Newspaper article The Journal (Newcastle, England)

Dyer Hoping for All Systems Go

Newspaper article The Journal (Newcastle, England)

Dyer Hoping for All Systems Go

Article excerpt

Byline: By Luke Edwards

In the days immediately after his unceremonious sacking as Newcastle United manager an irate and immensely frustrated Graeme Souness decided to call Kieron Dyer to blame him for his dismissal.

Yet while the Scot did blame Dyer for the loss of his job, there was no malice in his intentions, just a deep regret that the player he had intended to build his side around had, with more than six months of the campaign gone, played less than two hours of Premiership football.

Ironically, when Souness was appointed as United manager, Dyer was expected to be the first victim of his disciplinary cull.

After all, a player whose career had been blighted by off-the-pitch indiscretions during his time on Tyneside and who had become a hate figure for the club's own supporters following his refusal to play on the right wing under former manager Sir Bobby Robson, would be an easy and convenient target for a manager brought in to impose a stricter regime on Robson's so called Brat Pack.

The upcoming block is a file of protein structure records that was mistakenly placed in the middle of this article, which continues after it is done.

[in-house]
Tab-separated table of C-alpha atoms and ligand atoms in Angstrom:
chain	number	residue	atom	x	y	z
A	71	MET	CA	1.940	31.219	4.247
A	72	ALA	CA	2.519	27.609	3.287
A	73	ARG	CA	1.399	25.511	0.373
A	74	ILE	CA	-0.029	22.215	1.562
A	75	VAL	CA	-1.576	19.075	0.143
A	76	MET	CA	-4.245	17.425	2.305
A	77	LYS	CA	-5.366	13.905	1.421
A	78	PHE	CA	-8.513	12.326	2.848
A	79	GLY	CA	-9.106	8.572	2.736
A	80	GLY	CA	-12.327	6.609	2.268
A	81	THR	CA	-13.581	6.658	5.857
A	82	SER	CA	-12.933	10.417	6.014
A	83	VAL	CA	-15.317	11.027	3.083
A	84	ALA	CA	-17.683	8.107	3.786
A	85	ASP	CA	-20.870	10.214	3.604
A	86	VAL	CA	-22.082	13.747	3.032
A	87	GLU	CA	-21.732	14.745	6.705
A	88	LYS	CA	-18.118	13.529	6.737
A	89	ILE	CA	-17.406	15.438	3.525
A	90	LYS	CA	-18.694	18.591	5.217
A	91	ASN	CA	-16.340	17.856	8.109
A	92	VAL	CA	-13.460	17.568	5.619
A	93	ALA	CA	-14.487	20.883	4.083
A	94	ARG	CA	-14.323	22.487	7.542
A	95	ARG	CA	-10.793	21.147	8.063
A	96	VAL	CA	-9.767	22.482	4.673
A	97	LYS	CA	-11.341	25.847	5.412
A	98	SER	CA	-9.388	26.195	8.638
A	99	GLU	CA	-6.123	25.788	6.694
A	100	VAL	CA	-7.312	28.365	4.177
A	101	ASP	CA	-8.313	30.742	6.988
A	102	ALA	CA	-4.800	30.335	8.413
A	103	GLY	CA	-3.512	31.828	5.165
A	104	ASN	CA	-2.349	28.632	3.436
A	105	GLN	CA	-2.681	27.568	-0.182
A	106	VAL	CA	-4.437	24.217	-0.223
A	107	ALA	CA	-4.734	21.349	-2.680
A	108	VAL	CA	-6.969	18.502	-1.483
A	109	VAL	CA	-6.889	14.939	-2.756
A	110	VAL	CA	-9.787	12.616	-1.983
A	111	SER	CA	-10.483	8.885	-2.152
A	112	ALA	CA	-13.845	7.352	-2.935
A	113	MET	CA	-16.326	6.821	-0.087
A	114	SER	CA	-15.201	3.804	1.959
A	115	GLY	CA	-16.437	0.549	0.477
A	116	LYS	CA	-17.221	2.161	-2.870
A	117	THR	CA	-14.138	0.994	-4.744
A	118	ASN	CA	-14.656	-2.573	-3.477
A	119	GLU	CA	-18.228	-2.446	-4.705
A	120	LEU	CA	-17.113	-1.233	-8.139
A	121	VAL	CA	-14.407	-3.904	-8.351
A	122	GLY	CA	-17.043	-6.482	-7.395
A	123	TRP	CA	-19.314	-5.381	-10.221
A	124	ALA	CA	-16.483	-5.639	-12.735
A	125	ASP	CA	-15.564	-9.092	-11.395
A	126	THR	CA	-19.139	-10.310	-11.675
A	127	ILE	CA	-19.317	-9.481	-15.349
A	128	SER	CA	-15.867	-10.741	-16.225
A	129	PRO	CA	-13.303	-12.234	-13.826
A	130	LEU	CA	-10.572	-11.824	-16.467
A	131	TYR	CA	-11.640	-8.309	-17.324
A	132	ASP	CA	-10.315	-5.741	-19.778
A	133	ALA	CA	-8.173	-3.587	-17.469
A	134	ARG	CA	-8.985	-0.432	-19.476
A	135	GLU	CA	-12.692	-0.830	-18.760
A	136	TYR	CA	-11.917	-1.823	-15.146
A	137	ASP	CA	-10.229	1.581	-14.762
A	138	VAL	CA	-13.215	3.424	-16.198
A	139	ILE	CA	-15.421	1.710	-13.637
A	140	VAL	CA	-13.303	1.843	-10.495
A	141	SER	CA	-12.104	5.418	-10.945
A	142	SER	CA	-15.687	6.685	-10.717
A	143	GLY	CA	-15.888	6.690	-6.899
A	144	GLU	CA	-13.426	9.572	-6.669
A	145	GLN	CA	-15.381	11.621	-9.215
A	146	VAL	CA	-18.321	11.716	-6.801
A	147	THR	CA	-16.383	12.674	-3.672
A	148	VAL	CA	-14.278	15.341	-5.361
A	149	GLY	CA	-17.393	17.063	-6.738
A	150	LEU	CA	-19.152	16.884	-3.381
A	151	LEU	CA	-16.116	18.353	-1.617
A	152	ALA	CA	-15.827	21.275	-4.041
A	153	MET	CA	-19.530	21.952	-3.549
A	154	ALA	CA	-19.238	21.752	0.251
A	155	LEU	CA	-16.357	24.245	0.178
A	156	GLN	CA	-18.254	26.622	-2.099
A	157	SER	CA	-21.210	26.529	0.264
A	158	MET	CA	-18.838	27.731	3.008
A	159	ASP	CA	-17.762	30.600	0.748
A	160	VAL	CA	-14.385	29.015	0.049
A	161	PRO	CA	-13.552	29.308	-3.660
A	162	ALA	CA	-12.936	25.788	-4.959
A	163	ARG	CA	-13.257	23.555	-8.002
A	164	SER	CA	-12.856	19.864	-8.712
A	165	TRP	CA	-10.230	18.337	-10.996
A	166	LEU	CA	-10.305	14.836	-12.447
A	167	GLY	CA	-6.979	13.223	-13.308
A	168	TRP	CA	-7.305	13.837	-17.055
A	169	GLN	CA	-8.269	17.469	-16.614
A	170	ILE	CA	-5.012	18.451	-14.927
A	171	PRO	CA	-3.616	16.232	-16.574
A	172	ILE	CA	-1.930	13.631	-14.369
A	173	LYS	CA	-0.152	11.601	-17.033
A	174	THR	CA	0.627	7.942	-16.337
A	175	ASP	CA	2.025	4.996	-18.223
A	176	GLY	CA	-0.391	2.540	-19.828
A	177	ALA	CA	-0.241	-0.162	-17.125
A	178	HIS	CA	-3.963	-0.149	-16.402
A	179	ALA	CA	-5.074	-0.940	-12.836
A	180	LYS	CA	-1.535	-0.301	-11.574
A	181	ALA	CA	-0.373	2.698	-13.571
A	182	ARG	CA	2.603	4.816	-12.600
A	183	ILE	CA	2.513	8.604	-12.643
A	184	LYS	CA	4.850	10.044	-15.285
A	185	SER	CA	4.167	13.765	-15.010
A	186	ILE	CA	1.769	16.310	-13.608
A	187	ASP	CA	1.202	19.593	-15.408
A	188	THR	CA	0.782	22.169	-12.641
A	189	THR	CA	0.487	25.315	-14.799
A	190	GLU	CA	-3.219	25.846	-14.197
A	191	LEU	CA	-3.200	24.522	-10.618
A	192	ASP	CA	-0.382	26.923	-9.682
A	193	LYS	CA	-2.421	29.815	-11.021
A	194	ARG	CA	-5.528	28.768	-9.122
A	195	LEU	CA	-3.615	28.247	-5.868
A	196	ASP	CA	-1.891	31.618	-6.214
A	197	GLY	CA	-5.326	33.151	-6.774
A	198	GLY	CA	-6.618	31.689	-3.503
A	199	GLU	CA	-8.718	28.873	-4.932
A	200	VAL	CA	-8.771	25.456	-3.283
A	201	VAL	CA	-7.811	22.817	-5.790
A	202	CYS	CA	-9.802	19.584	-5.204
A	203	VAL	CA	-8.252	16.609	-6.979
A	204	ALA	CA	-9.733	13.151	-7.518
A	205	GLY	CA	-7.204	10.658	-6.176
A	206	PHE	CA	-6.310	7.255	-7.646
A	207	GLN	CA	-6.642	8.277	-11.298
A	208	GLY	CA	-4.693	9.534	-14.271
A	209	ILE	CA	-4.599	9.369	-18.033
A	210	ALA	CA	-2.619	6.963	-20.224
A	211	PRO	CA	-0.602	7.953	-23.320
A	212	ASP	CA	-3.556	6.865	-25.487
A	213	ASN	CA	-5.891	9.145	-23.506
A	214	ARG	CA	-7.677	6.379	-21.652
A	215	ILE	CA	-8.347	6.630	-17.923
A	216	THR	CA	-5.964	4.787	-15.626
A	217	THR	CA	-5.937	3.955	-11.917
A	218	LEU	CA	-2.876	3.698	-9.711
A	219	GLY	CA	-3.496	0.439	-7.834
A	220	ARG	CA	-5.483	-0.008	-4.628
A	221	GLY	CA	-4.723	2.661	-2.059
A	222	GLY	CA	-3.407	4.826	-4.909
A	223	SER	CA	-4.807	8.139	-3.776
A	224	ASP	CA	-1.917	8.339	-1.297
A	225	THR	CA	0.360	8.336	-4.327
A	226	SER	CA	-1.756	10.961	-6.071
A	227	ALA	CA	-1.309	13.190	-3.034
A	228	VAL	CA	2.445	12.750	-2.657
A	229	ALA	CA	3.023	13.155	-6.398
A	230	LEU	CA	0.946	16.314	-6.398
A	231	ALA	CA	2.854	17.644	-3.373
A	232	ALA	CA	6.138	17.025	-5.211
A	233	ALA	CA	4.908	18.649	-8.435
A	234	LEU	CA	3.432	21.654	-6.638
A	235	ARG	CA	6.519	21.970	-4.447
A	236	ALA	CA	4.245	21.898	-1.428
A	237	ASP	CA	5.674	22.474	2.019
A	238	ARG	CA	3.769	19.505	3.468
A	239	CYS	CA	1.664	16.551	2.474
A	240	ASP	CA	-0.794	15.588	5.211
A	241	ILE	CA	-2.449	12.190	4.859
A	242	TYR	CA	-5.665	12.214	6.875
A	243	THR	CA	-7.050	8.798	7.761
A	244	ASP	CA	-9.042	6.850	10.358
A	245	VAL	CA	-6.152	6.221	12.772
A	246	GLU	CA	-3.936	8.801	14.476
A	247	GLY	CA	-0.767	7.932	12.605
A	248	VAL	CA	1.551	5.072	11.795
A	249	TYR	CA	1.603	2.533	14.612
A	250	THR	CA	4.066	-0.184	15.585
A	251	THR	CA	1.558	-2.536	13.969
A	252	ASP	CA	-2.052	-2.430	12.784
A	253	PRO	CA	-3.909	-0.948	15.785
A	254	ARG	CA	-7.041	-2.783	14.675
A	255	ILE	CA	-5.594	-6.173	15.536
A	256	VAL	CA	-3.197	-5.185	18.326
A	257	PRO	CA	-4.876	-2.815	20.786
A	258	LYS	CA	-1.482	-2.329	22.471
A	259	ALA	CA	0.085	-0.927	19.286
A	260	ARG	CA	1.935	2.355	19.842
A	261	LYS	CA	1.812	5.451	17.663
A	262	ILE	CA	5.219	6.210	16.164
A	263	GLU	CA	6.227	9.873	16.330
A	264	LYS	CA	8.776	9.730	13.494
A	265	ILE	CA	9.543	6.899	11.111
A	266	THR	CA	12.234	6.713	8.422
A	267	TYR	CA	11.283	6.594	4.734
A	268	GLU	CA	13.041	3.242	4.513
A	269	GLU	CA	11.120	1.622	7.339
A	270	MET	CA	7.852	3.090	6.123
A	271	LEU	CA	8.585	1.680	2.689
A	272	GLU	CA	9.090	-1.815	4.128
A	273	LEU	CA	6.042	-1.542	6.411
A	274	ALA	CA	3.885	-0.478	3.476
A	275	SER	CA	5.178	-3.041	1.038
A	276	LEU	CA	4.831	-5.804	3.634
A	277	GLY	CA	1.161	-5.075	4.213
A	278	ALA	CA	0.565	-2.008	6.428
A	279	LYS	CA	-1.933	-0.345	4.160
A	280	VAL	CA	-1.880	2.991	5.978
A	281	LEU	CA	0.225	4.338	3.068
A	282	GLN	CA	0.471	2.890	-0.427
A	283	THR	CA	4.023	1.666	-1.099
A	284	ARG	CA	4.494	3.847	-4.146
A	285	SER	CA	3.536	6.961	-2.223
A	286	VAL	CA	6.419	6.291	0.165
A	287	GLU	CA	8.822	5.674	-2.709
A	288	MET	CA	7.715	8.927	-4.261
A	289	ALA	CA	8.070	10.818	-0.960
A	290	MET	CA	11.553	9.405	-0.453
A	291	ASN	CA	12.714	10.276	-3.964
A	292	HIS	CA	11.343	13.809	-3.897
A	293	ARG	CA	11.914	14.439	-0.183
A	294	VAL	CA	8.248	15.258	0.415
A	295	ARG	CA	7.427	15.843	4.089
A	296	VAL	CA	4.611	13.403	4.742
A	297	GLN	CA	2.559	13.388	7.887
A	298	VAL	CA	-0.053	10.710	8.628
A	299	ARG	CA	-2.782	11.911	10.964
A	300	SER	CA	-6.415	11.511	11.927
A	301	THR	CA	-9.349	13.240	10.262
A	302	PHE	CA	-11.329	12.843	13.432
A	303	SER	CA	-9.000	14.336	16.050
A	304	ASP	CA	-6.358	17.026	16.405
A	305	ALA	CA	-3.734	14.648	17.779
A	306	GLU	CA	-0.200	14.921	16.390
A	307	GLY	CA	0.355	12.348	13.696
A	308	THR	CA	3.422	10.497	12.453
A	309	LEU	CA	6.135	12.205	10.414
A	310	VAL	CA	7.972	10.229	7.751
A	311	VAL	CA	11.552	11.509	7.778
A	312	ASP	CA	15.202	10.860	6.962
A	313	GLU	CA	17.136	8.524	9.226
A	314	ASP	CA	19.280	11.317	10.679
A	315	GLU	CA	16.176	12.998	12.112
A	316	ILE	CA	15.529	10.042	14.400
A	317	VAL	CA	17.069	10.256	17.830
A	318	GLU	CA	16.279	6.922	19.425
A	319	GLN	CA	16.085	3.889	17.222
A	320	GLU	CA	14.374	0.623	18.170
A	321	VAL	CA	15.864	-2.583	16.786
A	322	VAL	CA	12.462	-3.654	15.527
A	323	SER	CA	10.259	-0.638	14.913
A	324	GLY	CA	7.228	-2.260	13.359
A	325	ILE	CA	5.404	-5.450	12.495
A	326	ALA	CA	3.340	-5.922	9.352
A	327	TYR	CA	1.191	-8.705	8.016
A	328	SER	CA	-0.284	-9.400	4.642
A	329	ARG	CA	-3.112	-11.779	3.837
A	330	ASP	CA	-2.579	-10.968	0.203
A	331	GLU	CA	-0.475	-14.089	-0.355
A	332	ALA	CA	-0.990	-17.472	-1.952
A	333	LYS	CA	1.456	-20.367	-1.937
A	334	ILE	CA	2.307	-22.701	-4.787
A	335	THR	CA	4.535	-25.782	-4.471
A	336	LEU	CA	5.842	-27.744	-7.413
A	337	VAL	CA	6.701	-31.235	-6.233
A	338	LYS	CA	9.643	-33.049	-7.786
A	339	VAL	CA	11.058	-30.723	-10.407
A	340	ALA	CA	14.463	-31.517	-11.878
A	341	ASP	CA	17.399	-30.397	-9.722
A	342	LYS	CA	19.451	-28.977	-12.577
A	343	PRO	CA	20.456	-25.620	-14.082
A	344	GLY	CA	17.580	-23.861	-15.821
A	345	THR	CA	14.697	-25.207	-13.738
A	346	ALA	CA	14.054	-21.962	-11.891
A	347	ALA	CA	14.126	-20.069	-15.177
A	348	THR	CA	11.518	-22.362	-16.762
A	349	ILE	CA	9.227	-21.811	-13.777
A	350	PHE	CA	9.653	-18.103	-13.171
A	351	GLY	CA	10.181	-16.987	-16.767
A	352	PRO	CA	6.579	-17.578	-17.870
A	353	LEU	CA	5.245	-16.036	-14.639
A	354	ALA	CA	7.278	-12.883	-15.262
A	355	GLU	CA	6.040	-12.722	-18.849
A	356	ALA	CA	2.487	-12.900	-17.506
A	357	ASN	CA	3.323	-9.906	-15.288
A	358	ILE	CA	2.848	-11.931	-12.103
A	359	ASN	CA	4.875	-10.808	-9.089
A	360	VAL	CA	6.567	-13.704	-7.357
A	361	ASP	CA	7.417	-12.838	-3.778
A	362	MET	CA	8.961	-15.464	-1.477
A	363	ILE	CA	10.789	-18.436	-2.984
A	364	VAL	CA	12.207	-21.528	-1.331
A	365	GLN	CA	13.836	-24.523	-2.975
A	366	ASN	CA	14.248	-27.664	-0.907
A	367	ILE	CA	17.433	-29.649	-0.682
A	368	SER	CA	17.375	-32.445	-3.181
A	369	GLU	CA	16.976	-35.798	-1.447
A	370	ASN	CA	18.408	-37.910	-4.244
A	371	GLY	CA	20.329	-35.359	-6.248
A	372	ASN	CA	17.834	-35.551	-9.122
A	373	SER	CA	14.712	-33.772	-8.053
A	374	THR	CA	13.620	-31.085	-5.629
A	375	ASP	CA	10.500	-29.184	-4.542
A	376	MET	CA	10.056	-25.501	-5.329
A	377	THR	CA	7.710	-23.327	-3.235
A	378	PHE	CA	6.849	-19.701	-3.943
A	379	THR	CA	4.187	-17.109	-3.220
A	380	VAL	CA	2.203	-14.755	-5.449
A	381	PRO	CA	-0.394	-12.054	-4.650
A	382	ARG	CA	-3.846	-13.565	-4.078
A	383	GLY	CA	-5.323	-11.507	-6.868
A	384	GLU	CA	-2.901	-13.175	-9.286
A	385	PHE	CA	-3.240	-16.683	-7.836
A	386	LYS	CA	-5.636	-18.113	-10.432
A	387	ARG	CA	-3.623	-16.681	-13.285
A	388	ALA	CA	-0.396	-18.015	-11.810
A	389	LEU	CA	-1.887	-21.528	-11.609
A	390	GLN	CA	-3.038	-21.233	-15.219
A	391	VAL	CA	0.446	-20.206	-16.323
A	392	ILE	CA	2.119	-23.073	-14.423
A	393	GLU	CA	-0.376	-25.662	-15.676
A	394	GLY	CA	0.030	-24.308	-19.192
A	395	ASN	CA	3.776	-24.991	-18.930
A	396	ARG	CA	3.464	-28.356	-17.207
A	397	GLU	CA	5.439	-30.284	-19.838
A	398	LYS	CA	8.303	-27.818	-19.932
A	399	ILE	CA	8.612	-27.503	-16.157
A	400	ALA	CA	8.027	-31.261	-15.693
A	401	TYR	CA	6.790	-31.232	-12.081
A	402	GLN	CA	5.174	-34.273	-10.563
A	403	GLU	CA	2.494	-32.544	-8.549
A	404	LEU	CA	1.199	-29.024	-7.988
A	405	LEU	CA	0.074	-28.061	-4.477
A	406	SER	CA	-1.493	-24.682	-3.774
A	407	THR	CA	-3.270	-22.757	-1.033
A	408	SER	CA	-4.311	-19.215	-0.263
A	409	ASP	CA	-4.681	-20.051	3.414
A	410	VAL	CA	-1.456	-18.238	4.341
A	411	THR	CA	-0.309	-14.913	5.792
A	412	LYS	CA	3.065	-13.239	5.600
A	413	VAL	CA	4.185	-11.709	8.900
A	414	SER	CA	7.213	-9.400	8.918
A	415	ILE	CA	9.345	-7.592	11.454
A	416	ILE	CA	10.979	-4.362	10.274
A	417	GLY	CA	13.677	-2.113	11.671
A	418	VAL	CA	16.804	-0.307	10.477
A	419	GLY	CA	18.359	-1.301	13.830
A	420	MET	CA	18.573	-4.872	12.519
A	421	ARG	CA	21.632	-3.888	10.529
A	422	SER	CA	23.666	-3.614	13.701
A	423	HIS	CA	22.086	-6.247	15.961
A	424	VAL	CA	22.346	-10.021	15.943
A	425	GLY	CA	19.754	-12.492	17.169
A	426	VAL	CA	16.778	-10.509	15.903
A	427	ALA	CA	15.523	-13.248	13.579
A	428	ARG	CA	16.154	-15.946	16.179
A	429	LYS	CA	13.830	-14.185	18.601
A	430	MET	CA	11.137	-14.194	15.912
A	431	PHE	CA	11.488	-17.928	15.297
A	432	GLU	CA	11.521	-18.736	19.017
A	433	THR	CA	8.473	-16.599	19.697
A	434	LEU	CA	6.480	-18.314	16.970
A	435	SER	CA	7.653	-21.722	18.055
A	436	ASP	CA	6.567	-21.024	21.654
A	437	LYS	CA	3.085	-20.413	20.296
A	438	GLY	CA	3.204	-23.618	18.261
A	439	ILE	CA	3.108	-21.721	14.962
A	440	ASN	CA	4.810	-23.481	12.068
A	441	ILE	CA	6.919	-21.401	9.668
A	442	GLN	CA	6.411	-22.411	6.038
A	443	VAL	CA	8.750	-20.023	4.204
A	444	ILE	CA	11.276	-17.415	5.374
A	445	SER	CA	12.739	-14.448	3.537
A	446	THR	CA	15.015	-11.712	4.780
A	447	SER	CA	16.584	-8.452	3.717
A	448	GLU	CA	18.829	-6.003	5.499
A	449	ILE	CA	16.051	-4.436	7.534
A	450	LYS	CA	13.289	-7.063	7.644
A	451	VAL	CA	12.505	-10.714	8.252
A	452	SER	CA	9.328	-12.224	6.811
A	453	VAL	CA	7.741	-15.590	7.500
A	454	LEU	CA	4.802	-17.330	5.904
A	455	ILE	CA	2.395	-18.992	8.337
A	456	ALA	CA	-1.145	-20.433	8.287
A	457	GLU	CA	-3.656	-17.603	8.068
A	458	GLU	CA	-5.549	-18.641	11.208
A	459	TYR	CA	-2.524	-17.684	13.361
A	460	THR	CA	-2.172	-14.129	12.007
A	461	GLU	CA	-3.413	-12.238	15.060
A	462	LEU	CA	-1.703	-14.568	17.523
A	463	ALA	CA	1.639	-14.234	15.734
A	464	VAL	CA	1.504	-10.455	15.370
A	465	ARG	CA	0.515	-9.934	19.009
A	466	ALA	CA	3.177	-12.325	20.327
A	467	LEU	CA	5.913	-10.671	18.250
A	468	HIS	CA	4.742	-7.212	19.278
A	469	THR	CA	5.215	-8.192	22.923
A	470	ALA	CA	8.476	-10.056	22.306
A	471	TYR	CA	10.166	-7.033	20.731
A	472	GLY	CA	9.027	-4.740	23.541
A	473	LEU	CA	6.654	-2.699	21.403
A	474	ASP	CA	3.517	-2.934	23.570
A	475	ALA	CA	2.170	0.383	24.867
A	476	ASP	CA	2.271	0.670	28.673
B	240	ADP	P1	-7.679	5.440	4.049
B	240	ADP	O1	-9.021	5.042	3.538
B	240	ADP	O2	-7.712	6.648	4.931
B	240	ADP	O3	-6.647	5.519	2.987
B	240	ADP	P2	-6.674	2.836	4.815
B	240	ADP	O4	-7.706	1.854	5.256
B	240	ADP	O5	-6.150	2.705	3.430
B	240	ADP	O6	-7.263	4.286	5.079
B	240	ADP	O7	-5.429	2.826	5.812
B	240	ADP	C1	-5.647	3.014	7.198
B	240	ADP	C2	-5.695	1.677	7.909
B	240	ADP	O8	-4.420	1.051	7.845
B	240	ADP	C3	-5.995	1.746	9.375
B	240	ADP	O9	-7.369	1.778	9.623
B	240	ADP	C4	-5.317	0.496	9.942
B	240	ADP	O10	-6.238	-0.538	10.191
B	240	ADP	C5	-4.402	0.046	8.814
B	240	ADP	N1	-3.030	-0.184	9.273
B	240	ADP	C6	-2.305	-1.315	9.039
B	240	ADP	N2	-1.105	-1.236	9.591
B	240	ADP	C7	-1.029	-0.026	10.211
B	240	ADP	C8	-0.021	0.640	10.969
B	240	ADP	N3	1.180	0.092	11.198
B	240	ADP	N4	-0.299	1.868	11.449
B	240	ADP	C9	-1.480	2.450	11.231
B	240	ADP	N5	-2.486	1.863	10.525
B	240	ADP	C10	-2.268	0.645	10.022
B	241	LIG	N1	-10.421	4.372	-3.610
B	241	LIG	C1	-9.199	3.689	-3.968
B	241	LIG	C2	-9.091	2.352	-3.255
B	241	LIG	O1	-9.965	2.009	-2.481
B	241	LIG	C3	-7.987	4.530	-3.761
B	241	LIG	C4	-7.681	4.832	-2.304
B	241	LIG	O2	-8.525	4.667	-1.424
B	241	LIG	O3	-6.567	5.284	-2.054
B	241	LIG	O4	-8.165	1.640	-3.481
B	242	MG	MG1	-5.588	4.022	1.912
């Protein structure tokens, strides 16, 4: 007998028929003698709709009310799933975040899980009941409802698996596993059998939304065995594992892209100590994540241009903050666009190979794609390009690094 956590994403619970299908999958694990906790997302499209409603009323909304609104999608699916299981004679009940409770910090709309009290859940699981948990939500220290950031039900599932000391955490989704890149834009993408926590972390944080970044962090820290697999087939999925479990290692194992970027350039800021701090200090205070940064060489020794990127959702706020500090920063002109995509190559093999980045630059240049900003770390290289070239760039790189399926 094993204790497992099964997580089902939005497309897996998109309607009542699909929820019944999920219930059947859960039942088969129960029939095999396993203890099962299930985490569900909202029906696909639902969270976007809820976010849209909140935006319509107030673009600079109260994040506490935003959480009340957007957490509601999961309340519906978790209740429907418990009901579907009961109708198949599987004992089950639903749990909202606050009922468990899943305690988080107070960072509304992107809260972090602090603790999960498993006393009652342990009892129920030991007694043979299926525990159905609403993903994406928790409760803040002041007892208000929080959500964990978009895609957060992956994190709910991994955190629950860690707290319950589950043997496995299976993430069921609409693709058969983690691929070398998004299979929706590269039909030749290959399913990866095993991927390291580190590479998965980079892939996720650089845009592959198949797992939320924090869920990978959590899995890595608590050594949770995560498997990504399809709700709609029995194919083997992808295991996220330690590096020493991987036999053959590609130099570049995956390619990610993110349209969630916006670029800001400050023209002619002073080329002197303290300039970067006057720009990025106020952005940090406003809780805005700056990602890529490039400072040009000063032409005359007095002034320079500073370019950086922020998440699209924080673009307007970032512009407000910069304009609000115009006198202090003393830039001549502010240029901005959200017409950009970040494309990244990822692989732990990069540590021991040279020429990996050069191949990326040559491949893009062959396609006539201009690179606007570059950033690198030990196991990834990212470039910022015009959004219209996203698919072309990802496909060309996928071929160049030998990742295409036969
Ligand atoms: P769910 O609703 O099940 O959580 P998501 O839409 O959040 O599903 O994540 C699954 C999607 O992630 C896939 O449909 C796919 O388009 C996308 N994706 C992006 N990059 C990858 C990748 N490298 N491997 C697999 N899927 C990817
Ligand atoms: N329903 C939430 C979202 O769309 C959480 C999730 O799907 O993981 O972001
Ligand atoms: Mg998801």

But Souness spotted a different opportunity. Instead of booting the midfielder out of St James's Park he questioned his hunger and his pride, challenging him to stay at Newcastle and win back the faith of the club's supporters with his performances on the pitch.

The result was Dyer's best season at the club, as he became a key figure in the Magpies' dual runs in the Uefa and FA Cups and restored his reputation on Tyneside and beyond. Unfortunately, it also began the hamstring problems which have decimated his season and, at one stage, appeared to threaten his future in the game.

Dyer's right hamstring has either strained or torn eight times in the last 12 months and, when he played for 90 minutes against Chelsea in the quarter final of the FA Cup last month, it was the first time the 27-year-old had managed to last a full game since the 1-0 win over Tottenham Hotspur at the same stage of last season's competition.

It has been a torrid and draining affair, for both player and managers alike, but it is one Newcastle's caretaker boss Glenn Roeder believes has finally drawn to a close.

"The very fact we saw Kieron Dyer play two games in three days last weekend shows how far he has come in a short space of time," said Roeder, who is likely to use Dyer in a midfield role against West Bromwich Albion this afternoon having seen the Amdy Faye and Lee Clark partnership struggle so badly against Sunderland on Easter Monday. …

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